Stone, the Swift Charities director, said donations in 150 bins across the Valley have plummeted since for-profit competition started growing in 2006 and 2007. That’s reducing what they contribute to charities from nearly $1 million a year in 2006 to less than $150,000 a year today. Stone and Kaiser blame the for-profit competitors for increasing incidents of bin theft and vandalism, but there is no direct link and no charges have been filed. Both said that feces and dead animals are thrown into boxes, lids are bolted shut to keep out donations and boxes are commonly towed away.
Richard Polanco, manager of Alliance Towing in Phoenix, confirmed his company had been called to tow away charity bins but said he since stopped taking those calls because “there were too many disputes.”
Two competing for-profit collection operations – American Textiles Recycling Services Arizona and Tiedemann Globe Inc., which touts its international marketing of used clothing on the company website – declined to disclose revenues. However, Robert “Skip” Miller of ATRS said his company has 300 donation bins in the Valley, double the number reported by Valley Big Brothers.
ATRS, which has common ownership with a company by the same name in Houston, posts on its boxes that it collects for Weldon House, a residential program in Phoenix for women and children associated with the National Council on Alcoholism and Drug Dependence. Miller said ATRS gives Weldon House about $100,000 a year from the proceeds of the bins, sends company volunteers to the facility and hosts special events for the resident families.
Thelma Ross, CEO for Weldon House, declined to disclose how much ATRS contributes but said the amount is a small fraction of the facility’s operating costs, which are mostly funded by the state and United Way. Miller also is listed on Arizona Corporation Commission records as the principal for Alpha Maintenance, a company that he admits has posted bin-removal notices on several competing charity boxes, including one that was bolted shut with the notice and others that were towed.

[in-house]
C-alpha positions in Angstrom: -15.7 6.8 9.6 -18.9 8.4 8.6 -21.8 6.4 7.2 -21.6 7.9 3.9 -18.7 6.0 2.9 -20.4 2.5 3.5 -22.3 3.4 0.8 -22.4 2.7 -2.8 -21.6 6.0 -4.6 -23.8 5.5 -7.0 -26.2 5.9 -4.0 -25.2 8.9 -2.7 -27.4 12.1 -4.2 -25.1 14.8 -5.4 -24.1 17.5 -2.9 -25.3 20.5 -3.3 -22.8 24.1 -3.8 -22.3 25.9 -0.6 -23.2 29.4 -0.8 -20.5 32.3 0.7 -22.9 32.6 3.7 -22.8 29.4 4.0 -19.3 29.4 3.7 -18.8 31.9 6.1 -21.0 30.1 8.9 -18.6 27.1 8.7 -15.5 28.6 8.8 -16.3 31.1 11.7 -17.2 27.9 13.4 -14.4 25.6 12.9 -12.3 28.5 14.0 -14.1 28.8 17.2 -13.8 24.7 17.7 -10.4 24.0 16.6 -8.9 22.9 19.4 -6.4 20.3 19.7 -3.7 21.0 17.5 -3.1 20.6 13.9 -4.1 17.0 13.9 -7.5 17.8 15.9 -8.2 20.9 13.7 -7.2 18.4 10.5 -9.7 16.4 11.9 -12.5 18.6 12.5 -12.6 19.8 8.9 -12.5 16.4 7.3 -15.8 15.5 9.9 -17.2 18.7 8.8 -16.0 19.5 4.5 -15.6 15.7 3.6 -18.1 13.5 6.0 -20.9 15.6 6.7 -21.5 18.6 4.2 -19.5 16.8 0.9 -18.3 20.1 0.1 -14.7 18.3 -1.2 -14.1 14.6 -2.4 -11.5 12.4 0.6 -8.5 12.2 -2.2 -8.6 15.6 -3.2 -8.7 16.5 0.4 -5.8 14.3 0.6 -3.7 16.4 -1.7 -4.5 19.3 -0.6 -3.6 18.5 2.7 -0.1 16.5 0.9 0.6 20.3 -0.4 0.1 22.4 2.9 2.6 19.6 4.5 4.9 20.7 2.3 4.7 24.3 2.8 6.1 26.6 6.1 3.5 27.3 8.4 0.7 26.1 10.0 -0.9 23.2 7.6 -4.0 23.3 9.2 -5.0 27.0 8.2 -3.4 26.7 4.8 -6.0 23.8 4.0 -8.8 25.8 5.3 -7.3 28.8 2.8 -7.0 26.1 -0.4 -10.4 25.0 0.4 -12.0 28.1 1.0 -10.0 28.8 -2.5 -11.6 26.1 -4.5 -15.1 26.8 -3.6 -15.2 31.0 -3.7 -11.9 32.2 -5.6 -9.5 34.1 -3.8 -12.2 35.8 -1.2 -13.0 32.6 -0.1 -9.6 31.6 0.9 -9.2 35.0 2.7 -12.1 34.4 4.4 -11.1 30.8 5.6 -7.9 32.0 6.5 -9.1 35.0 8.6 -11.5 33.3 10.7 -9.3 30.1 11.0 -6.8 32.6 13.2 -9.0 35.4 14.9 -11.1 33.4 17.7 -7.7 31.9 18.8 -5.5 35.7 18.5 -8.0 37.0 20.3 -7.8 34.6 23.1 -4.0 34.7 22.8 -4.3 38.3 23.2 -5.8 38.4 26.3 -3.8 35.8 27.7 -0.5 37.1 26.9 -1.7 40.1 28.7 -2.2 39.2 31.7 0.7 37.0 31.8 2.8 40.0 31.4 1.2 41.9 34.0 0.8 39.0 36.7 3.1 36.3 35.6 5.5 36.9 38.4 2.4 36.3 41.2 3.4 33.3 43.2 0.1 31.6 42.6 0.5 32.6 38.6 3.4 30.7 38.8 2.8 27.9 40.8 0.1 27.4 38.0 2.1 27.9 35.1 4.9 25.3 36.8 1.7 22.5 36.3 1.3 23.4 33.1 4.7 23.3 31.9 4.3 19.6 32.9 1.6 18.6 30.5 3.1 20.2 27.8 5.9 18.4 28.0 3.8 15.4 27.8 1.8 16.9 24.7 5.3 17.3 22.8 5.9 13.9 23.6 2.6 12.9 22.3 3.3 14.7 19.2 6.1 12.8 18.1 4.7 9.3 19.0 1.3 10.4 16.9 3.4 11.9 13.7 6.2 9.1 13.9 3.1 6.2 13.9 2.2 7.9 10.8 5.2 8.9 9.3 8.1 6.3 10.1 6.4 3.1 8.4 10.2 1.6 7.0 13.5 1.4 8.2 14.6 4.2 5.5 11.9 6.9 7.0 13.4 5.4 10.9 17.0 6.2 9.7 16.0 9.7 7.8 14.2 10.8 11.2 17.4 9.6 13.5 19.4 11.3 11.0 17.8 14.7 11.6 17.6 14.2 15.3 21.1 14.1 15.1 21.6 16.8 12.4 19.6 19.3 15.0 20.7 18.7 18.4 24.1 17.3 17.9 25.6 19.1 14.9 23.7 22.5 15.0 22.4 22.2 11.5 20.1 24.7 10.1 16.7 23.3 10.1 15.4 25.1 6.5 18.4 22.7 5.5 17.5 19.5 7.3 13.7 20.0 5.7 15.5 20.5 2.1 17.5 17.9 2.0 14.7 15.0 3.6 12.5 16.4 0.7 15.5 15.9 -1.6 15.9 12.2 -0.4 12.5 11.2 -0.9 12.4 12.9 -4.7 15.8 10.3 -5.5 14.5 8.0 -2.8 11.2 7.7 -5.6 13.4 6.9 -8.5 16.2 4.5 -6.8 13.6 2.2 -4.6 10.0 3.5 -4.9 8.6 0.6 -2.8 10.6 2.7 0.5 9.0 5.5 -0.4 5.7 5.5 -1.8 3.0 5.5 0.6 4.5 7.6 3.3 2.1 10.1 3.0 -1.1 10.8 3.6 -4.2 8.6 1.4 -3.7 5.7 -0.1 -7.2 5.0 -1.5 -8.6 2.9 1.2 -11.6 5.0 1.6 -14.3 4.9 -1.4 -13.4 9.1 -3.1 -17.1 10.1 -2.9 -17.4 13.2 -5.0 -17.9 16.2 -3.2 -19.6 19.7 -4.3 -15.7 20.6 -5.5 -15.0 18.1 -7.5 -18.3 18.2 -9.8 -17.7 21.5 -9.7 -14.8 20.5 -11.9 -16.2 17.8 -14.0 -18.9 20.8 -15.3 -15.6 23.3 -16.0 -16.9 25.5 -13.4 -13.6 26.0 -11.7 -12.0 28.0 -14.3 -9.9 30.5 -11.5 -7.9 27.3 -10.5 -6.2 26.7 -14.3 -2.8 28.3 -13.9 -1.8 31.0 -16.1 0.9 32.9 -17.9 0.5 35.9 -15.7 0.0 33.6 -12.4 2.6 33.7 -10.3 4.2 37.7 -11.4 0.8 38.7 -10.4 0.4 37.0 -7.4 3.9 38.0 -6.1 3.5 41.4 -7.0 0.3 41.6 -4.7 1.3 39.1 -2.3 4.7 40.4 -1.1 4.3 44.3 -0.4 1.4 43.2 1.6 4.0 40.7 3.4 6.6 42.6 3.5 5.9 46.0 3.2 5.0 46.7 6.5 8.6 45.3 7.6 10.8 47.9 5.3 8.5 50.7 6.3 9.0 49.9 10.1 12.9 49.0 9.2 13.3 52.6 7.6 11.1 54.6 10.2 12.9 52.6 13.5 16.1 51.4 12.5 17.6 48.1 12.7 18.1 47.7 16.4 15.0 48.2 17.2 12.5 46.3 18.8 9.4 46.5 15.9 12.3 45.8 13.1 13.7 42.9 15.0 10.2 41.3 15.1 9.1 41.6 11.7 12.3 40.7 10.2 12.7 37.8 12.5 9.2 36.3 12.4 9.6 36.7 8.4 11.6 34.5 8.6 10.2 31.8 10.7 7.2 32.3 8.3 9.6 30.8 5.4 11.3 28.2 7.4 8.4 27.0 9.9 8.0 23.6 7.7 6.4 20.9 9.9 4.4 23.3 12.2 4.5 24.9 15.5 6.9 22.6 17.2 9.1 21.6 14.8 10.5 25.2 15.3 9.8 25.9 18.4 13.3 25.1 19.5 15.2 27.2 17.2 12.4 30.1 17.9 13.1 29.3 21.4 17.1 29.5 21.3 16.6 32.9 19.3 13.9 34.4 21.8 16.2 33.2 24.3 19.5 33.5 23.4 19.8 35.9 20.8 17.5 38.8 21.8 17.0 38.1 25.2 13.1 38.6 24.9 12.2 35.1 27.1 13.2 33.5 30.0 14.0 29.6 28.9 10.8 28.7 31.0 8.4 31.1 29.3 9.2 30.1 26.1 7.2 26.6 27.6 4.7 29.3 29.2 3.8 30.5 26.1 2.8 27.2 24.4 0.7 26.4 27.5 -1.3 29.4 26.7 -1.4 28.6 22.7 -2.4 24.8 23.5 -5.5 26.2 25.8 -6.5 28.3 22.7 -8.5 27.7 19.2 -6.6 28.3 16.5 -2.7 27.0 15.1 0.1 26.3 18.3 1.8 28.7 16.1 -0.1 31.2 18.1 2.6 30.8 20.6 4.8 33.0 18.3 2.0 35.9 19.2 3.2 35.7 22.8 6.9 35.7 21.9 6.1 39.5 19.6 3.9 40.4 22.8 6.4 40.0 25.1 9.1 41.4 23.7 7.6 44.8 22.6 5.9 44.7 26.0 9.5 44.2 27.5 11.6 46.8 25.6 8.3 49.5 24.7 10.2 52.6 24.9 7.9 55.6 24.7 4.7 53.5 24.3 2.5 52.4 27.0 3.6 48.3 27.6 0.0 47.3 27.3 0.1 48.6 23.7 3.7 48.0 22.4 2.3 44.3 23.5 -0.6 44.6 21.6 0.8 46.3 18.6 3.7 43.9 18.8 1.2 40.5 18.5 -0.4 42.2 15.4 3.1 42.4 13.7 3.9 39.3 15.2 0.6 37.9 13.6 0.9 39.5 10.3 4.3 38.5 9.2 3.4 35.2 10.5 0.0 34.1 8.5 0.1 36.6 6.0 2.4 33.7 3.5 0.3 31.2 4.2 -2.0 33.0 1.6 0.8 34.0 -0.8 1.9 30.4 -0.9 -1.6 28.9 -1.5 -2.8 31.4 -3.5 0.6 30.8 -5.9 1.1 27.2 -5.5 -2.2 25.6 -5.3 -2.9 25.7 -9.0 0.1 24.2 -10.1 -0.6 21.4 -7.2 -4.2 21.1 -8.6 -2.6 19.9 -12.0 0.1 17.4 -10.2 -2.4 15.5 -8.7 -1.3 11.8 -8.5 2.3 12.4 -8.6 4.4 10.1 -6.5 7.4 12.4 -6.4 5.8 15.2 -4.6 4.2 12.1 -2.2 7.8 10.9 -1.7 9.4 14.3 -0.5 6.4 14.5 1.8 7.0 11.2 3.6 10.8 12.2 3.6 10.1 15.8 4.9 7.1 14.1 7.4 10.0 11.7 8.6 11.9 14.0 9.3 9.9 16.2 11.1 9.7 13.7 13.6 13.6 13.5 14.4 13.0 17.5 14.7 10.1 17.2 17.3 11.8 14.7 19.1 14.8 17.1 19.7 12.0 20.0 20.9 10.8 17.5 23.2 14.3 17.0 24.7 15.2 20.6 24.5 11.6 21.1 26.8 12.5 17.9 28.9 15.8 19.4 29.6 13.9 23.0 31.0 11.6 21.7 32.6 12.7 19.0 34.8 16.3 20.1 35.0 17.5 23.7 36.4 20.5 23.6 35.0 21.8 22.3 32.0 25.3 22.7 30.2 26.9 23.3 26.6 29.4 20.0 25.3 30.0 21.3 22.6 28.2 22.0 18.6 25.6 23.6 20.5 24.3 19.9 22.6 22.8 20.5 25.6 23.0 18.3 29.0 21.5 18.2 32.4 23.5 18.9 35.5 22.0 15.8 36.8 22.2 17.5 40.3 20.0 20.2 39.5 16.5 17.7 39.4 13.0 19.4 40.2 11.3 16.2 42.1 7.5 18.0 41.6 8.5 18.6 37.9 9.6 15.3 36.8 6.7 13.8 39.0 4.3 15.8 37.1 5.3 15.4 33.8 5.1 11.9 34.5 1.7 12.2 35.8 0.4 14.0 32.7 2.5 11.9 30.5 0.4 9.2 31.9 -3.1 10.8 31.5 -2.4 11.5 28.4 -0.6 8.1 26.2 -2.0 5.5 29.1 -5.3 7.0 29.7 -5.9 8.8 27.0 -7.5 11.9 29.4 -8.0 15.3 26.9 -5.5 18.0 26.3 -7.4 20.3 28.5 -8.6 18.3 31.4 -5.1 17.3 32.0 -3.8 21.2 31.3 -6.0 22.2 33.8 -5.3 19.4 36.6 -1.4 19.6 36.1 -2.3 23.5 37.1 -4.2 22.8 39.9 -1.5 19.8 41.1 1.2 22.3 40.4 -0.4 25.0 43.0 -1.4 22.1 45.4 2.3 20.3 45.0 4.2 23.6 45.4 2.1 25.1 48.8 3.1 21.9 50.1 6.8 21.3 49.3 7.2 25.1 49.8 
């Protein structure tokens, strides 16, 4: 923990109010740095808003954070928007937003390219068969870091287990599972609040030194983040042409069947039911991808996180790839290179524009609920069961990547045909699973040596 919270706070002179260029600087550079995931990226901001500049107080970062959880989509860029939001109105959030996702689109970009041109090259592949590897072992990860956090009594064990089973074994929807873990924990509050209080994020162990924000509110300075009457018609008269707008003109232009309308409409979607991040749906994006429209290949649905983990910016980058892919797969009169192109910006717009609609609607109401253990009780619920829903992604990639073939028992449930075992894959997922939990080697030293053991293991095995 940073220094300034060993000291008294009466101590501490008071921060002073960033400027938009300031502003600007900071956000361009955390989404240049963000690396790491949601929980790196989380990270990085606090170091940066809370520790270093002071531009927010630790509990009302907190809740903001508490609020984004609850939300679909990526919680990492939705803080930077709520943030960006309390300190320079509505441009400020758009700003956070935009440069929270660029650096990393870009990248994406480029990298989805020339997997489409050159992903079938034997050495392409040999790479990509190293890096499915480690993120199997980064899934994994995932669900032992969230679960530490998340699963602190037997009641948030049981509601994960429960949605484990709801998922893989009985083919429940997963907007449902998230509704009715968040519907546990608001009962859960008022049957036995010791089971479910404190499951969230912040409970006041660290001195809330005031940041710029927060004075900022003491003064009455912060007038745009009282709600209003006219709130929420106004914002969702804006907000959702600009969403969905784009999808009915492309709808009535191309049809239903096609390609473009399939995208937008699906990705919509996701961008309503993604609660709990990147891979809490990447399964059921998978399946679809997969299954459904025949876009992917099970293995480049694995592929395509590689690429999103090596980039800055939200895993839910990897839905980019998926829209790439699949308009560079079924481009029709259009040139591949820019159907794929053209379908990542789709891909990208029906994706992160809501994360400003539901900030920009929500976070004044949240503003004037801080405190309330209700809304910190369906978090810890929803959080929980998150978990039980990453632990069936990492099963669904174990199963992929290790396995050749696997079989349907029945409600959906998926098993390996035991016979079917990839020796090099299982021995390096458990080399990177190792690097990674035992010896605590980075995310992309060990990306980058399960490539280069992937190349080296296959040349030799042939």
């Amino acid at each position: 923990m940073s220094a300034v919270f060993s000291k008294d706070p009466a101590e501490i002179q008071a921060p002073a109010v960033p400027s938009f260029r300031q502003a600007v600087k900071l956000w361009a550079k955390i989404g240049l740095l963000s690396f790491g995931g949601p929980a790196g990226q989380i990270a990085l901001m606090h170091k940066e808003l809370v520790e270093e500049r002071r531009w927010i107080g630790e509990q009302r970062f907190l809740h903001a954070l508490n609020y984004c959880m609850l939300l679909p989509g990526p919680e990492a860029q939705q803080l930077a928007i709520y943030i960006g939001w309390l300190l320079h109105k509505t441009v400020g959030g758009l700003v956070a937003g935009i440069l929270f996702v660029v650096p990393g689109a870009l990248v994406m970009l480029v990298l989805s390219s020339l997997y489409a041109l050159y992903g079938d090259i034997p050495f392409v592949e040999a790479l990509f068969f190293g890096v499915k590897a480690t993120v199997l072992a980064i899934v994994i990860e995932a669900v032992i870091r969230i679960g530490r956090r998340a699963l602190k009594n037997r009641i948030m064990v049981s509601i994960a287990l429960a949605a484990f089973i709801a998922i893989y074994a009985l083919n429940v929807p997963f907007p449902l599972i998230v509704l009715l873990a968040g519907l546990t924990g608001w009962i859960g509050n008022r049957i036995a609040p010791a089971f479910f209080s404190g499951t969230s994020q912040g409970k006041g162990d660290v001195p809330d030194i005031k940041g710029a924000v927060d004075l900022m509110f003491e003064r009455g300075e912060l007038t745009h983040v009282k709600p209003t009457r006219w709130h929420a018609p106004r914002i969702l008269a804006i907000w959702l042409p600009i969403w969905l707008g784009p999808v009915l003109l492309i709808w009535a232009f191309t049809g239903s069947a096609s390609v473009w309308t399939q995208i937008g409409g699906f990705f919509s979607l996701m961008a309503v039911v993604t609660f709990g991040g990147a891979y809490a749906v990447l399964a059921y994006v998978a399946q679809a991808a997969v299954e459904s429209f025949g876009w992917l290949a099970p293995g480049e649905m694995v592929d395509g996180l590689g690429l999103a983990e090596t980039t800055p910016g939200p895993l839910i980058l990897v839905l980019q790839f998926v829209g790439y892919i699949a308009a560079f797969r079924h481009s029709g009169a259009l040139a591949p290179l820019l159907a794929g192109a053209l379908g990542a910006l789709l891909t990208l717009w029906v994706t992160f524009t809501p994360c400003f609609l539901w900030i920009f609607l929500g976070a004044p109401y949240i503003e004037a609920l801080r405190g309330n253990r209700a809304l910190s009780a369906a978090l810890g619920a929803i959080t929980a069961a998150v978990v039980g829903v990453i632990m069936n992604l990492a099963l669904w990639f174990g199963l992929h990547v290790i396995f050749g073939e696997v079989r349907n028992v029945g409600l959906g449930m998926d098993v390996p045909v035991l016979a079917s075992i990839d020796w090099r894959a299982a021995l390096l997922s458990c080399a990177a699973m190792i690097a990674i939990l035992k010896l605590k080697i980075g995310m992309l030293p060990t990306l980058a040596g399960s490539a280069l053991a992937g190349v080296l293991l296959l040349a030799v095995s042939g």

Miller said he formed the company in part to deal with bins that were placed in parking lots where ATRS had permission and the others did not. Phoenix-based Tiedemann Globe’s bins promote collections for Loved Ones Lost, a charity started by Anthony Tiedemann in 2006 that provides funds for various veterans organizations, according to its website. Tiedemann declined to disclose how many donation bins he has, how much he receives from the sale of donated items or how much of that goes to the charity.
In an e-mail, Tiedemann said, “Loved Ones Lost is not profitable.” Cash donations, which are separate from the bin collections, go to several local veterans charities, and that amounted to more than $30,000 last year, he said. The Loved Ones Lost website said the charity has given $5,600 to nine veterans groups so far this year. In 2008, when Tiedemann was named Small Business Exporter of the Year by the U.S. Small Business Administration, he told The Arizona Republic that he expected annual revenue of $12 million that year, up from $9.5 million in 2007.
Last year, an Arizona non-profit coalition that included Big Brothers and Goodwill backed state legislation that took effect in January and requires more disclosure on donation boxes. The for-profit or non-profit status of companies that place the boxes must be included. However, the disclosures aren’t easy to decipher, and it is unclear who is enforcing the law, if anyone.
The disclosure on one of the ATRS boxes in Chandler reads, “This collection site is owned by American Textile Recycling Services, Az, a for profit company. Donated items received at this location will be sold by American Textile Recycling Services with a portion of the proceeds benefiting Wendon House and (NCADD) a non-profit organization.” The charity leaders agree that more laws may be necessary but that the best solution to the problem for now is educated residents who check out charity boxes before they open the lids.
“More than ever, charities need the community to support us,” Goodwill’s O’Neal said. “There are about a half-dozen really good large charities that are desperate for donations now because so much is being put into (for profit) boxes and going somewhere else.”